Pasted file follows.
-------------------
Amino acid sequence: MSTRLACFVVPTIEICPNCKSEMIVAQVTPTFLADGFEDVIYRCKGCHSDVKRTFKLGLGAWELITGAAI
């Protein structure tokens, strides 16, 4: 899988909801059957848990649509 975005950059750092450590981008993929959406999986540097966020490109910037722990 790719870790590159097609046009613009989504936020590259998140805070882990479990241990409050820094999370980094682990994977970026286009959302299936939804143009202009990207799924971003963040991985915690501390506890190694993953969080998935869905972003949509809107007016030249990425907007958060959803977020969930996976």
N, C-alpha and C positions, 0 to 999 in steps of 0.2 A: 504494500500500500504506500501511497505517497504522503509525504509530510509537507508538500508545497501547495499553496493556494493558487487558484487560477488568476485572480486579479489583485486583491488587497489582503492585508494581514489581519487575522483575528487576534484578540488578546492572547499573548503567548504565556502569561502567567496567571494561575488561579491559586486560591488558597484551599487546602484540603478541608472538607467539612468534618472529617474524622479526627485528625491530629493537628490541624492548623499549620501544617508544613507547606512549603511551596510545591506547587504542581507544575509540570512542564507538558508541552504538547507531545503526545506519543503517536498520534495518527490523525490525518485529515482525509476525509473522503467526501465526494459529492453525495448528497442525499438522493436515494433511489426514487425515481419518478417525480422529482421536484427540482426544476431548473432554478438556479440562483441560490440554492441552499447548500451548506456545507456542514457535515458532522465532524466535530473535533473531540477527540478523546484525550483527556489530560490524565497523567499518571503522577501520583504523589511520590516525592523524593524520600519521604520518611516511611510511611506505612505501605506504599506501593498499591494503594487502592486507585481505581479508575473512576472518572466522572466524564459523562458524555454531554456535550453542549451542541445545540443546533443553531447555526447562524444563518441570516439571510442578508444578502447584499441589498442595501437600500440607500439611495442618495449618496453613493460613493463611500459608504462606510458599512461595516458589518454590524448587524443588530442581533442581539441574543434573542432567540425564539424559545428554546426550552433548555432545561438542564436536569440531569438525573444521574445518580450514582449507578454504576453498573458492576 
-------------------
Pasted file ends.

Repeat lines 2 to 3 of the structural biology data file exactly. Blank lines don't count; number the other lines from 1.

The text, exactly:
């Protein structure tokens, strides 16, 4: 899988909801059957848990649509 975005950059750092450590981008993929959406999986540097966020490109910037722990 790719870790590159097609046009613009989504936020590259998140805070882990479990241990409050820094999370980094682990994977970026286009959302299936939804143009202009990207799924971003963040991985915690501390506890190694993953969080998935869905972003949509809107007016030249990425907007958060959803977020969930996976």
N, C-alpha and C positions, 0 to 999 in steps of 0.2 A: 504494500500500500504506500501511497505517497504522503509525504509530510509537507508538500508545497501547495499553496493556494493558487487558484487560477488568476485572480486579479489583485486583491488587497489582503492585508494581514489581519487575522483575528487576534484578540488578546492572547499573548503567548504565556502569561502567567496567571494561575488561579491559586486560591488558597484551599487546602484540603478541608472538607467539612468534618472529617474524622479526627485528625491530629493537628490541624492548623499549620501544617508544613507547606512549603511551596510545591506547587504542581507544575509540570512542564507538558508541552504538547507531545503526545506519543503517536498520534495518527490523525490525518485529515482525509476525509473522503467526501465526494459529492453525495448528497442525499438522493436515494433511489426514487425515481419518478417525480422529482421536484427540482426544476431548473432554478438556479440562483441560490440554492441552499447548500451548506456545507456542514457535515458532522465532524466535530473535533473531540477527540478523546484525550483527556489530560490524565497523567499518571503522577501520583504523589511520590516525592523524593524520600519521604520518611516511611510511611506505612505501605506504599506501593498499591494503594487502592486507585481505581479508575473512576472518572466522572466524564459523562458524555454531554456535550453542549451542541445545540443546533443553531447555526447562524444563518441570516439571510442578508444578502447584499441589498442595501437600500440607500439611495442618495449618496453613493460613493463611500459608504462606510458599512461595516458589518454590524448587524443588530442581533442581539441574543434573542432567540425564539424559545428554546426550552433548555432545561438542564436536569440531569438525573444521574445518580450514582449507578454504576453498573458492576 